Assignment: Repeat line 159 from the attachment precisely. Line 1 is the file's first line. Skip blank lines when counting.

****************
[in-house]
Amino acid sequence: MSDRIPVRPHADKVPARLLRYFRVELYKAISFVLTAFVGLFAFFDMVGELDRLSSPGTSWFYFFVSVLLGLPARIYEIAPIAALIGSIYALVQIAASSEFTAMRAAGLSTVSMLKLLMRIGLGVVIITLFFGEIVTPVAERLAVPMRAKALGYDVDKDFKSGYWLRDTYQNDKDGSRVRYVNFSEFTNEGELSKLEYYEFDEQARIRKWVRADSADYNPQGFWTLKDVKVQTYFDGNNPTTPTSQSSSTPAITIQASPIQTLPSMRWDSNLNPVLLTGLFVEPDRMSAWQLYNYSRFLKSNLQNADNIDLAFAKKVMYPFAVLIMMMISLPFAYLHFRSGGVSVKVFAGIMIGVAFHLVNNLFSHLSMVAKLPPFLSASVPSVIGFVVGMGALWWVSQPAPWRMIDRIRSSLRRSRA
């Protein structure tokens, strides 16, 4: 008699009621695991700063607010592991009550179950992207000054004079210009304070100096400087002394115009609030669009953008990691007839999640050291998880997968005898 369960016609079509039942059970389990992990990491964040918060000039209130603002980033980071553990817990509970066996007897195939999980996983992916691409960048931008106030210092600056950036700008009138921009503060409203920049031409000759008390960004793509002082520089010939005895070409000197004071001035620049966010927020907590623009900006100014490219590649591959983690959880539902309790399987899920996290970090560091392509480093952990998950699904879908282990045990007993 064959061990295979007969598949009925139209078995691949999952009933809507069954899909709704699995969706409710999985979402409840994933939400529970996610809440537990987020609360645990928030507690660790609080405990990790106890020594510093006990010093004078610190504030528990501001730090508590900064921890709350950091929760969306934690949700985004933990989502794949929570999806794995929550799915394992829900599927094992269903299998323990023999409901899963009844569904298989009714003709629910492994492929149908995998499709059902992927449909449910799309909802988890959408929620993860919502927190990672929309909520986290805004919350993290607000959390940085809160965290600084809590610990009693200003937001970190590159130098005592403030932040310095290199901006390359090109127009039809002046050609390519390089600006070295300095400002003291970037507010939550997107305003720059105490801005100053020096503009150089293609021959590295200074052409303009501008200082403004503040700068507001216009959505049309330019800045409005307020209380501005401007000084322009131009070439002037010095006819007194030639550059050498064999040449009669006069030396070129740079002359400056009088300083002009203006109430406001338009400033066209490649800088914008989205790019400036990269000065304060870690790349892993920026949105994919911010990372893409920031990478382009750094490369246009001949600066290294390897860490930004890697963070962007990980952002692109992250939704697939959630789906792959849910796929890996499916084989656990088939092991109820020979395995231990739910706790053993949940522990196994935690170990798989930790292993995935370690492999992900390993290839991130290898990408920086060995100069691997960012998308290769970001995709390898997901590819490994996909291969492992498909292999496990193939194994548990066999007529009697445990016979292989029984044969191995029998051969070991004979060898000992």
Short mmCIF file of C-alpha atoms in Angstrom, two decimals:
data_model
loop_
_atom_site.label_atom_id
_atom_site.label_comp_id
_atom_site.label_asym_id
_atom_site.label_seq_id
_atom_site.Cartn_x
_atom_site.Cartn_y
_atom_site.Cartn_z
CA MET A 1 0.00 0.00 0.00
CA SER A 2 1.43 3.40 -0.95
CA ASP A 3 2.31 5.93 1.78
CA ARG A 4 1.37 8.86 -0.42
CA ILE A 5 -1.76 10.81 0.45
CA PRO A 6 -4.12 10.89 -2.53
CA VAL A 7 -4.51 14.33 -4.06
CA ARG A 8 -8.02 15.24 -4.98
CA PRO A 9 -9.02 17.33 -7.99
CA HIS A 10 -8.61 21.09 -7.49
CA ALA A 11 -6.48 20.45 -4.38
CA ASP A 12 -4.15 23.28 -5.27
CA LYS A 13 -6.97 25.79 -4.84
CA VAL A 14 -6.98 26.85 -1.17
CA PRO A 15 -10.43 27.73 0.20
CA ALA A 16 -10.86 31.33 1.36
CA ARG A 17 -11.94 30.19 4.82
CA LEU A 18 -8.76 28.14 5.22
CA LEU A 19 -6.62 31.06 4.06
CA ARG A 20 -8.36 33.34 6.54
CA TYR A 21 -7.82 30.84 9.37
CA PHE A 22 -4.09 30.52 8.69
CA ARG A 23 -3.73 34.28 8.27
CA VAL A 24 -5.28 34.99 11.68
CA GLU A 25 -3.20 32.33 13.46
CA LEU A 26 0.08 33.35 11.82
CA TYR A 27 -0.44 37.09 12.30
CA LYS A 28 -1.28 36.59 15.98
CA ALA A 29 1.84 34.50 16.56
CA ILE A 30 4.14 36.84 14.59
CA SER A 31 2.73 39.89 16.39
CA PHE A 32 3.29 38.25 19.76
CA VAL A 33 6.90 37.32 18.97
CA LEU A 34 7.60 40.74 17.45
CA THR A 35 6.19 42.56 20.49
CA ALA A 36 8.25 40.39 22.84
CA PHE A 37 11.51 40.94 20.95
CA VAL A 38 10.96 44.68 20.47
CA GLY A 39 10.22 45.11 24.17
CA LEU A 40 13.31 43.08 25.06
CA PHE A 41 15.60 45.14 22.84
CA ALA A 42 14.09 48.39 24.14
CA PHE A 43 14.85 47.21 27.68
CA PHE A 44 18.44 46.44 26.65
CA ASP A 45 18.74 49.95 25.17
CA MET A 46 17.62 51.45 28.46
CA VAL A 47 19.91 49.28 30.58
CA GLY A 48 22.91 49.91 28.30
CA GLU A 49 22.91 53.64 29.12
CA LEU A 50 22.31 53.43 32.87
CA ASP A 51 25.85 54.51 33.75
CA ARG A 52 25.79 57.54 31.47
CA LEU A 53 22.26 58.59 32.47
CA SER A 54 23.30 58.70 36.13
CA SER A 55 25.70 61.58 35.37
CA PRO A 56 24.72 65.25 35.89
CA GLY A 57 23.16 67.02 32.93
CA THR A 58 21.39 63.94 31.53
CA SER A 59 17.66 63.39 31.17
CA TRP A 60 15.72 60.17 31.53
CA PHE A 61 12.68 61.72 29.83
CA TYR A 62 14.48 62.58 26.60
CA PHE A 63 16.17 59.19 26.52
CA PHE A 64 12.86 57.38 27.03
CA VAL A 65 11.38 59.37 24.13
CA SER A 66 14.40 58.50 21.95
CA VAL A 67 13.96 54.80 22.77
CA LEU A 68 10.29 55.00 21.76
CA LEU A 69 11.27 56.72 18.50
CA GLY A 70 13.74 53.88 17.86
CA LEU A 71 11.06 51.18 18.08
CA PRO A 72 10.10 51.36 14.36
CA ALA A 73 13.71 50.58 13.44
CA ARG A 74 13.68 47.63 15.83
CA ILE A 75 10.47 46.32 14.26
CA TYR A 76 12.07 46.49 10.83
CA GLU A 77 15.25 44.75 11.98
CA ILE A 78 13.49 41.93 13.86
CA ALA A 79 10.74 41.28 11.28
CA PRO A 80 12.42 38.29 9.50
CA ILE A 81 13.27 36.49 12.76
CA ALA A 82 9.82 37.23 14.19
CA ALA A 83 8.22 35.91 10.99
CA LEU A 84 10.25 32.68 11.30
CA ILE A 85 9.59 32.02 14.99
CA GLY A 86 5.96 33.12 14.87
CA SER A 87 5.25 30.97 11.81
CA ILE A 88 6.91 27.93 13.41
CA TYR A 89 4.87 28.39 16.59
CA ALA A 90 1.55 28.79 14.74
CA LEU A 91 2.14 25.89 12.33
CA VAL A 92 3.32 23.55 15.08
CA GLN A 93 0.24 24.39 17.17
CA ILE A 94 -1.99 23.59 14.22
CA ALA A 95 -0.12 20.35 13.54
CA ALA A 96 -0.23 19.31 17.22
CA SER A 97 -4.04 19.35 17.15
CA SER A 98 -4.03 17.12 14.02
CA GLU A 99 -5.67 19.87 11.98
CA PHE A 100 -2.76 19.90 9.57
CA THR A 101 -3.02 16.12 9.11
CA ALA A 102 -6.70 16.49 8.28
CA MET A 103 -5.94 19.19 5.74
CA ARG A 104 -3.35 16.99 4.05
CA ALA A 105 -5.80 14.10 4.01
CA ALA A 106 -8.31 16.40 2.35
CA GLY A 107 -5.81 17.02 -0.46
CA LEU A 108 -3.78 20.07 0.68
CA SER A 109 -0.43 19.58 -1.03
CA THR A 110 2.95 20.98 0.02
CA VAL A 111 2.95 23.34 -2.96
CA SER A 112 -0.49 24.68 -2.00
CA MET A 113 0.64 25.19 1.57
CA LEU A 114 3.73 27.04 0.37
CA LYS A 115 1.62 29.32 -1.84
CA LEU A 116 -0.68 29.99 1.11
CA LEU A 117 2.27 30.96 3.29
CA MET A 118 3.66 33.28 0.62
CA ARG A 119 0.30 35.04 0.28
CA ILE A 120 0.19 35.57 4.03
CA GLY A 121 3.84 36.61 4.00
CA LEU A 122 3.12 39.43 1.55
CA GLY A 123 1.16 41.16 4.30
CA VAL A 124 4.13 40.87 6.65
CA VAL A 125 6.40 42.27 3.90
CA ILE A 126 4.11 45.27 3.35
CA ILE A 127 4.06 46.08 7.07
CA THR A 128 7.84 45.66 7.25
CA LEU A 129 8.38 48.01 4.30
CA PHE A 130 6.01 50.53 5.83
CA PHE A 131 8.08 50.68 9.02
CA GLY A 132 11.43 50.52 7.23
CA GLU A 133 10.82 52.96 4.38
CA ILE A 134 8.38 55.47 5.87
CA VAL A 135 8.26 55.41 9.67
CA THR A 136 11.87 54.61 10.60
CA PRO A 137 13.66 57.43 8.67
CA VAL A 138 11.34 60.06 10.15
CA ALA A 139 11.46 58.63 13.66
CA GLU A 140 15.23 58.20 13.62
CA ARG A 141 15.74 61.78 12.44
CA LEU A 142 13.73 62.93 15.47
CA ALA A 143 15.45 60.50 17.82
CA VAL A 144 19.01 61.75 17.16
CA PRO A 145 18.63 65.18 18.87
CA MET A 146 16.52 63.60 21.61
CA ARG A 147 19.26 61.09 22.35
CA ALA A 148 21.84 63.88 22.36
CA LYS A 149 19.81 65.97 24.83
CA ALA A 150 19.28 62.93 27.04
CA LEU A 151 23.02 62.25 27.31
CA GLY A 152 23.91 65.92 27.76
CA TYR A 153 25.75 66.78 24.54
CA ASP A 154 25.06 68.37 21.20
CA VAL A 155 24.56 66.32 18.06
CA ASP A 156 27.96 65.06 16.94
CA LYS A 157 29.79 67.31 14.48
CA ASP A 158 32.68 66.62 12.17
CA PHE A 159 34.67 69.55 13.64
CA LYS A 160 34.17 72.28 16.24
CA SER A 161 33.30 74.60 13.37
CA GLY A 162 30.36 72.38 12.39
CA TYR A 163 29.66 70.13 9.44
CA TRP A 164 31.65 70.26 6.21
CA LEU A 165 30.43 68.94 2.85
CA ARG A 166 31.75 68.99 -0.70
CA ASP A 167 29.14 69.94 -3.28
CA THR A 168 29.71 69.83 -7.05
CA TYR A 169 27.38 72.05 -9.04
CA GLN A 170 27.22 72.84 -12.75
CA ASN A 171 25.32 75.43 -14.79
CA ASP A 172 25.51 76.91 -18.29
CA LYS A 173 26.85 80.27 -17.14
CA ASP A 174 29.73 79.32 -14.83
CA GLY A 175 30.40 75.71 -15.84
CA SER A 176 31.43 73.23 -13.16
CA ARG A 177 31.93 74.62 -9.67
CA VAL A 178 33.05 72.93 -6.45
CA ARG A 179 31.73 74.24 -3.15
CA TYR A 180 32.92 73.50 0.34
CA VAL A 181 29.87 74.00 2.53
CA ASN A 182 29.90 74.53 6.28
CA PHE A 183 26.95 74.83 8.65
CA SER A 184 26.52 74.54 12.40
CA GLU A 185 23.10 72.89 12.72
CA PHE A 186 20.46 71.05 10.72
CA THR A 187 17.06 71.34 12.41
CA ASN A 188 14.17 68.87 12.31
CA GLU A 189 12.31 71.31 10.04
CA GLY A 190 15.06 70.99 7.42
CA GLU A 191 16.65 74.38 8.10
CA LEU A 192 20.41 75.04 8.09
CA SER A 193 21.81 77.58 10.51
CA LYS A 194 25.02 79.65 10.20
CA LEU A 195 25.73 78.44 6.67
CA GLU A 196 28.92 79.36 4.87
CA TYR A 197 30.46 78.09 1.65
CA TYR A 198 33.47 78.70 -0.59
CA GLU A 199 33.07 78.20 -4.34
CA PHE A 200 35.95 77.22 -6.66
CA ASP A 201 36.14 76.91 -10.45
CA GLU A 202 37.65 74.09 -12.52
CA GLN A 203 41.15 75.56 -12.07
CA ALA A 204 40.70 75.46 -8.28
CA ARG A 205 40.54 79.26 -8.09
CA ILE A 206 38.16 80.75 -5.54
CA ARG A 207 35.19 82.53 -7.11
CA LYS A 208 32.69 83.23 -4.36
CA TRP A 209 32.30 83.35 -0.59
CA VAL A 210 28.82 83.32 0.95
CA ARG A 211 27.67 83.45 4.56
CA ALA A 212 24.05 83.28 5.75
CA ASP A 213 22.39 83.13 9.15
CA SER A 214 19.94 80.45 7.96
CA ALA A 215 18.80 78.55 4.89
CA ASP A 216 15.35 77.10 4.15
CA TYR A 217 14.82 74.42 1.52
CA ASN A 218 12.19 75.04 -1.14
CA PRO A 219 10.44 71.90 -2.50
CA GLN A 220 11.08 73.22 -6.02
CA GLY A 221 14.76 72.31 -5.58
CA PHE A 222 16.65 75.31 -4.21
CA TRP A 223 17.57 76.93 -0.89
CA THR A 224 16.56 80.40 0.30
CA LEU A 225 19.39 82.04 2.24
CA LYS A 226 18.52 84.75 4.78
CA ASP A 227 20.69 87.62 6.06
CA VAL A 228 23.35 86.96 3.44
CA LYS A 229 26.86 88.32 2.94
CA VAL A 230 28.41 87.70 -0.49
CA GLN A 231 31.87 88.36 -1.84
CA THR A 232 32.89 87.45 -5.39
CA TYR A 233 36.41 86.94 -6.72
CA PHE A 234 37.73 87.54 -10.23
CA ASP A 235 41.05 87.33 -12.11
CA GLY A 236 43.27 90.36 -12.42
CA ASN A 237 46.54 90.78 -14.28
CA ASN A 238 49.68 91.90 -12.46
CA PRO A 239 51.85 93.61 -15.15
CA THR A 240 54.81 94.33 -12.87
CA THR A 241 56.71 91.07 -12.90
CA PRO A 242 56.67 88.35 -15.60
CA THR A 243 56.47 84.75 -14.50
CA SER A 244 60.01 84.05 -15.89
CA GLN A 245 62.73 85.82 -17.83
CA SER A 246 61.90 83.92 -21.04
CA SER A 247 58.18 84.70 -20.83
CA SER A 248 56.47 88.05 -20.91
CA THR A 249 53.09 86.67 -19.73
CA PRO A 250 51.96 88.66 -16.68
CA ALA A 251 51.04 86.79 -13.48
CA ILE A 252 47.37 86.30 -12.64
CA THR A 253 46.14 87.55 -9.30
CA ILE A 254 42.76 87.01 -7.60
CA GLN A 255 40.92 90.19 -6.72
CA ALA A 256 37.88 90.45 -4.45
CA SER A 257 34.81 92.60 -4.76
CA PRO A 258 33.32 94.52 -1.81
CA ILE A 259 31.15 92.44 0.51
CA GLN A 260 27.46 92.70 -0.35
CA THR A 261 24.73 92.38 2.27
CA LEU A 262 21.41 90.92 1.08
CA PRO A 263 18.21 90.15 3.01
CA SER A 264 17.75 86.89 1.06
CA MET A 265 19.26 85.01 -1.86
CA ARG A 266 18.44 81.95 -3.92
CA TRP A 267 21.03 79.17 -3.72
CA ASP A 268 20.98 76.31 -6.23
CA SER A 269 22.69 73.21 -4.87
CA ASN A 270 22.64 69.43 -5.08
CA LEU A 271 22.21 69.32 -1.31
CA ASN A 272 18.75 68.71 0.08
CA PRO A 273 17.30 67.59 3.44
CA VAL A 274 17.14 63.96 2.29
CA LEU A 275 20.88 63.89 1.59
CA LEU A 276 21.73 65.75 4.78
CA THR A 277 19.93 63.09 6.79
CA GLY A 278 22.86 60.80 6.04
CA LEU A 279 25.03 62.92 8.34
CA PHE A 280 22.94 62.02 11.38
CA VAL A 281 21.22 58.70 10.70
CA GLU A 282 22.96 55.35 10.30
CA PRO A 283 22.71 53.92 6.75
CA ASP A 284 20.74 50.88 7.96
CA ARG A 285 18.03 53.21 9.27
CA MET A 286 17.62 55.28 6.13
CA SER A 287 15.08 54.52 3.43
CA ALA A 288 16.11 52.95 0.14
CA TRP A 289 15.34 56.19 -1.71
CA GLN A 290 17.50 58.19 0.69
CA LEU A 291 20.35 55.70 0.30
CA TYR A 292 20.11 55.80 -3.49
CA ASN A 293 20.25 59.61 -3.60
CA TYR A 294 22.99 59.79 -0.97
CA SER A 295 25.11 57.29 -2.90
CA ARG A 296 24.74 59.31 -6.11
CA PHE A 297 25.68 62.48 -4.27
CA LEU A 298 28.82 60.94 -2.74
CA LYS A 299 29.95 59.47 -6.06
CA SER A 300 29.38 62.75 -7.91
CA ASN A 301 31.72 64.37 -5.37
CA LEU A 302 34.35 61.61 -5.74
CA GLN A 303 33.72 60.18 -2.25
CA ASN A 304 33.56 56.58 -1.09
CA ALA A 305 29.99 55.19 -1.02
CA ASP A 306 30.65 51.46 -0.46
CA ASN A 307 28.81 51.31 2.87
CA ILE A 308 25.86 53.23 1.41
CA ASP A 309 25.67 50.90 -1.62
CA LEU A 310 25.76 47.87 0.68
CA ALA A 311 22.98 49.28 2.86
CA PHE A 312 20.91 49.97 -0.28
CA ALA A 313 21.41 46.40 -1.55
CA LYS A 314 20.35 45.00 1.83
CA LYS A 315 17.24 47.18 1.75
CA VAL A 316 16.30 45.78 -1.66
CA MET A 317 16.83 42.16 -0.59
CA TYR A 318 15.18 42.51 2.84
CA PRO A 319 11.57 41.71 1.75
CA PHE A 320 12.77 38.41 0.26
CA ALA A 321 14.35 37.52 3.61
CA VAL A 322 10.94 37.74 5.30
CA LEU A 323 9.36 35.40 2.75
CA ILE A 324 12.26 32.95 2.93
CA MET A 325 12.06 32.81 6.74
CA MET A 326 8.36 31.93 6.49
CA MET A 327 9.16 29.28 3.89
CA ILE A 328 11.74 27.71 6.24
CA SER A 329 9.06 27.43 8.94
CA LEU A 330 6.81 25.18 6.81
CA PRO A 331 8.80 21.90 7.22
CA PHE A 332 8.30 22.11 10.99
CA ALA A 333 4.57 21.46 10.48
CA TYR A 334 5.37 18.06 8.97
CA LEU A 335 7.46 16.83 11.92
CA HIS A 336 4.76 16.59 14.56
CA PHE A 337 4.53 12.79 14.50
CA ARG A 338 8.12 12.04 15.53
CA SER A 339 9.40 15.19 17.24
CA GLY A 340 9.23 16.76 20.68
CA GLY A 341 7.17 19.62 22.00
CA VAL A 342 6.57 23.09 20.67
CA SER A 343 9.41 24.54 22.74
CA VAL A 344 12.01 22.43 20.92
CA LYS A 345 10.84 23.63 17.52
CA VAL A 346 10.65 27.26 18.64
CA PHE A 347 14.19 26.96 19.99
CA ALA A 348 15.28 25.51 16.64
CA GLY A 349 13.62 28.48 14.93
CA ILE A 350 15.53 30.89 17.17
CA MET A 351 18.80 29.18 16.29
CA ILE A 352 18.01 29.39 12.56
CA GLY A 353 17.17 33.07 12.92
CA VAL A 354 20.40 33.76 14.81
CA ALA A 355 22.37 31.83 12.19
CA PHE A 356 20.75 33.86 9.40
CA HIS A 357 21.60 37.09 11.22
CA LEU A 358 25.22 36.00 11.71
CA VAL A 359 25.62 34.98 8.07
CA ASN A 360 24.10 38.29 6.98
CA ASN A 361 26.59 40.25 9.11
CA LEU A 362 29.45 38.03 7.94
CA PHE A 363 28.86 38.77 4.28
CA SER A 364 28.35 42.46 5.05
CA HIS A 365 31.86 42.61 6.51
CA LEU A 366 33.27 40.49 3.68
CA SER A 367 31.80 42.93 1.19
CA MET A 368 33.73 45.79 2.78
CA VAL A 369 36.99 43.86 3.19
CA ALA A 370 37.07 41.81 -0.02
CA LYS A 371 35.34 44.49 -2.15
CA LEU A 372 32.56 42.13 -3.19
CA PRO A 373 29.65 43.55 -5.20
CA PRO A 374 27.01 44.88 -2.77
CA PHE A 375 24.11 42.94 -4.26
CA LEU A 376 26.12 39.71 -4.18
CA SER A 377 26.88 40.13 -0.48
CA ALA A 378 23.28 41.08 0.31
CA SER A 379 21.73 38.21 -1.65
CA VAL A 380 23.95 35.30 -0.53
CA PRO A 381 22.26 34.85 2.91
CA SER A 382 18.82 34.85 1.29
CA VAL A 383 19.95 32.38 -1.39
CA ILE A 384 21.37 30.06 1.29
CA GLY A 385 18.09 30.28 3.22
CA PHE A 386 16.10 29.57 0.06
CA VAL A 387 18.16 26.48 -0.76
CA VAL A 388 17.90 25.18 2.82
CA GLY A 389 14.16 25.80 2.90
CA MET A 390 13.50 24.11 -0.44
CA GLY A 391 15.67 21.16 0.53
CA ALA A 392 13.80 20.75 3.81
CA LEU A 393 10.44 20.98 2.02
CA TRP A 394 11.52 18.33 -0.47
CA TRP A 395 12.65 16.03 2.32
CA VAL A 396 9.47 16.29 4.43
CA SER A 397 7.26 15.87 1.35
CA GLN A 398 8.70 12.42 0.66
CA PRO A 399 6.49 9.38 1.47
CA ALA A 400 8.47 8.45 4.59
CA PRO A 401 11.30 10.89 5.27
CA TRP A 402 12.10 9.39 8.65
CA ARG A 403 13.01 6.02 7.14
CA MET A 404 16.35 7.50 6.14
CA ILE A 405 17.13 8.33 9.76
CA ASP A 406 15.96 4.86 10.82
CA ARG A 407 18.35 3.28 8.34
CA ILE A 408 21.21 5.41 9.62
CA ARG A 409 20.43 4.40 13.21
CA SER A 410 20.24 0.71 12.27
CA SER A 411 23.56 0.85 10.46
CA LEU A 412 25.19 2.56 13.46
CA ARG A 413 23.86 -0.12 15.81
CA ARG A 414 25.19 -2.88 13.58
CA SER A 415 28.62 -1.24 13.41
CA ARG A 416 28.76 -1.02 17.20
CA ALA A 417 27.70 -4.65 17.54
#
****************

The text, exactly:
CA MET A 146 16.52 63.60 21.61